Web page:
These days, the remaining video stores that are left are mostly independently owned. Most don't even rent titles out anymore, but instead just have them to purchase. Amoeba in California is one, and it's like heaven on Earth. And then, of course, there are other stores across the country. Hell, even in Conway, a company called EntertainMart recently occupied the old Hastings building. It's a video store, yeah, and a pretty damn good one. But, it's just not the same as it was. The feeling is gone. Times have changed and with it so have people and their watching habit. Now video stores are just a niche market. For collectors, of which I consider myself one of. 

The decline in video stores and peoples' interest in them shouldn't come as a surprise to anyone. This isn't the first time something like this has happened. Look at drive-in theaters. Those are practically extinct. Sure, you can seek them out and find some, but those are all independently owned now as well (By the way, check out the Kenda Drive-In in Marshall, AR - it's the raddest). It's all a part of our technological evolution. 8 tracks, Cassettes, Floppy Discs, VHS tapes, Laserdiscs, CD's, DVD's, etc.... have all been, or are in the process of being, made a thing of the past. Pretty soon movie theaters will be the same way. They won't entirely go away, but they'll become a niche market like video stores. Hell, as it is, most movies playing in theaters are big budget tent pole films. Everything else seems to get a limited release and then it gets put on VOD.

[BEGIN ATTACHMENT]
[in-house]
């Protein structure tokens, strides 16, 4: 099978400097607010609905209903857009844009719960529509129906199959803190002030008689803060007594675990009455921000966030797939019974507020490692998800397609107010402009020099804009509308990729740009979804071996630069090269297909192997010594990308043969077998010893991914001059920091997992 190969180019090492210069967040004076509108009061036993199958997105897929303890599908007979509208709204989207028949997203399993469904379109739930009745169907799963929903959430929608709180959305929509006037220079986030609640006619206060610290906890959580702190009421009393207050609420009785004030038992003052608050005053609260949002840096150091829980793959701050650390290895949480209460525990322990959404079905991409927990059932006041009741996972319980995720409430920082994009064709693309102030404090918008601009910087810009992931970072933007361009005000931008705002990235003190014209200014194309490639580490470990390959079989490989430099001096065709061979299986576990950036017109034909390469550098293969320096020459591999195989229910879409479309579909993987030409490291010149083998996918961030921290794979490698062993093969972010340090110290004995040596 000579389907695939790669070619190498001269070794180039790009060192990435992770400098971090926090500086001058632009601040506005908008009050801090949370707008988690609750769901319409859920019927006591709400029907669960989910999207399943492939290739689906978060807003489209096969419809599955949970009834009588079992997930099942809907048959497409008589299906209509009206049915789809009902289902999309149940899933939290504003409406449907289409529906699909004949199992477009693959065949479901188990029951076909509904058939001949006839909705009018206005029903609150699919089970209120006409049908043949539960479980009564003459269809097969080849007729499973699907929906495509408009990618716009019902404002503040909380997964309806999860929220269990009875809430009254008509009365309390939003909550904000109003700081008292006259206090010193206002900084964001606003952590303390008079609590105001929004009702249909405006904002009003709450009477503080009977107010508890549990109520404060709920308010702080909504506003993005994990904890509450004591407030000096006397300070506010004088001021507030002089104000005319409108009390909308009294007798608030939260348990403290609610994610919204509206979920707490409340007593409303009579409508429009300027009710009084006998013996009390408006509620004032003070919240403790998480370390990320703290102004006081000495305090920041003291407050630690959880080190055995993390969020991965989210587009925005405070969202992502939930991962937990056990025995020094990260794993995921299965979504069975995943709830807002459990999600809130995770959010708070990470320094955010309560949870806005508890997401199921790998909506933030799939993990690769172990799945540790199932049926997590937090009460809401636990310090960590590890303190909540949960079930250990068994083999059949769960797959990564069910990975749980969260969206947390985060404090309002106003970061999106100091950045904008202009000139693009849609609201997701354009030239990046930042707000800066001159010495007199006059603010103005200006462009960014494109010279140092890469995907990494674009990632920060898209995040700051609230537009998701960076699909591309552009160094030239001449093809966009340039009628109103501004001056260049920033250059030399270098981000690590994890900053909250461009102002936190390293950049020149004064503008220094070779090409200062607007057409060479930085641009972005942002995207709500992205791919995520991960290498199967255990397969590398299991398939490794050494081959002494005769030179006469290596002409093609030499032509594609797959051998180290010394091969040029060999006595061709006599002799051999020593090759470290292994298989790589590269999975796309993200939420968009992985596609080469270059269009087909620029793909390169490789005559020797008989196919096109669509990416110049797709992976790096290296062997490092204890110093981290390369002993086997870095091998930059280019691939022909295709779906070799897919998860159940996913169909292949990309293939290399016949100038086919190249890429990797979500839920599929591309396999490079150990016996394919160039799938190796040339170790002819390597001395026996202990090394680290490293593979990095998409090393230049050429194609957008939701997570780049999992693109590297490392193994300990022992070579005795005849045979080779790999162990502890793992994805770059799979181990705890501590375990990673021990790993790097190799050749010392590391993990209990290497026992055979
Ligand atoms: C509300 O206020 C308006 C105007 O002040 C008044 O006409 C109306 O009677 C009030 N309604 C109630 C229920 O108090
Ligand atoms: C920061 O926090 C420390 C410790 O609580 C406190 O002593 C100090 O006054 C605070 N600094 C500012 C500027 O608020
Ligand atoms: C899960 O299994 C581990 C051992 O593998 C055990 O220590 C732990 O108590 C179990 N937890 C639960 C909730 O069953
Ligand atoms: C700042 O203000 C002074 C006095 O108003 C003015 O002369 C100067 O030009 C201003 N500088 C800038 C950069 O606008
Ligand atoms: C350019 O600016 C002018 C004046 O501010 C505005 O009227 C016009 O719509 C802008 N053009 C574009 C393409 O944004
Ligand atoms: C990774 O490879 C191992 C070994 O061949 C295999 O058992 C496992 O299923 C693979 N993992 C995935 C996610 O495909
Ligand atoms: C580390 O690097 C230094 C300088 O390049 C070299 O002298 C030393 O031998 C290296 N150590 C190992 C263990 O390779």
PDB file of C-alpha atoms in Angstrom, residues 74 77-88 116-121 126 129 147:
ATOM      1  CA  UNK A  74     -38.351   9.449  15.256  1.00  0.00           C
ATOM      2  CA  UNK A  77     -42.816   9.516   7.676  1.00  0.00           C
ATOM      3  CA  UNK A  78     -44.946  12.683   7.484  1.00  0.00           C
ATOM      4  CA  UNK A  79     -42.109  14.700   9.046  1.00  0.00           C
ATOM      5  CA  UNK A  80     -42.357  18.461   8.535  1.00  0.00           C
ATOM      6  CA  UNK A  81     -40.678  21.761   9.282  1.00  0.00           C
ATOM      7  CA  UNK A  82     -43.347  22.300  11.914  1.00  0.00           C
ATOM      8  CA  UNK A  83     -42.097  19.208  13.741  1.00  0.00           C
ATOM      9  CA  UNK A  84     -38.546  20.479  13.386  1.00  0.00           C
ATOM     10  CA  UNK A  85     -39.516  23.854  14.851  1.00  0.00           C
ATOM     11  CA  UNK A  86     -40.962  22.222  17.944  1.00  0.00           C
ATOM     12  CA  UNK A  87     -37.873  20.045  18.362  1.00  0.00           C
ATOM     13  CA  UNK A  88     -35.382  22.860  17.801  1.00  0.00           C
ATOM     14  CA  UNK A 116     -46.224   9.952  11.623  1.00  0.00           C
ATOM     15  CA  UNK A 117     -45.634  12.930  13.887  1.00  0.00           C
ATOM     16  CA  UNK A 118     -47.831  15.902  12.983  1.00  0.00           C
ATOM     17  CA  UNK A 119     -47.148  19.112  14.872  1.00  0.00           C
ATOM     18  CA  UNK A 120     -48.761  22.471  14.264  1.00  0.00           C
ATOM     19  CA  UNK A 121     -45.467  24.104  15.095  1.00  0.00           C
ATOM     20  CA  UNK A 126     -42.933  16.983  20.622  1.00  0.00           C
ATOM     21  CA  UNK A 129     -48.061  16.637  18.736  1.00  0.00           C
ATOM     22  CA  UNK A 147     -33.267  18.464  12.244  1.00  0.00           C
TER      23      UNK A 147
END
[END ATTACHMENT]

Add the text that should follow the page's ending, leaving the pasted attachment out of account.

The feeling is gone. That's what it's come down to. People want convenience and they want their entertainment instantly. I get it. It's like fast food but with entertainment. Instead of having to wait weeks or months to start and finish a show, we can watch one in its entirety on Netflix. But is this exactly a good thing? I have my thoughts on this, and I'm sure you do, too. I'm not going to go into it because it would be extremely long and probably make this post more boring than it already is. The point is, markets go where consumers go, and vice versa, and it's clear that people wanted something different, which led to the decline of the video store and the creation of what we have now. We're all at fault. 

The video store was a major part of my life, as I'm sure it was a part of yours as well (Unless you're Amish). It was a big part of our popular culture. Now when people make movies about people working in video stores, they will probably be considered period pieces of sorts. They are a product of their time. And one day, when I have snot-nosed little kids of my own, they'll ask what a video store is, and I'll probably get sad when trying to explain the concept, because they won't get to know or experience the magic that I and so many others did at those kinds of places. The video store made me the person I am today. It's a part of me. It always will be. Without it, I would have never experienced the various films that taught me so many relatable life lessons. I would have never had endless conversations about films and film directors with like-minded people and friends. It was a place that I was comfortable in. It was a place where I felt like I belonged. And it was a place where I dreamed about my own career as a filmmaker. I will always be grateful to the video store, because through the endless walls of film titles, I found something profound. I found myself. 

That's all I have to say until next time. Till then, stay rad.

 

Jordan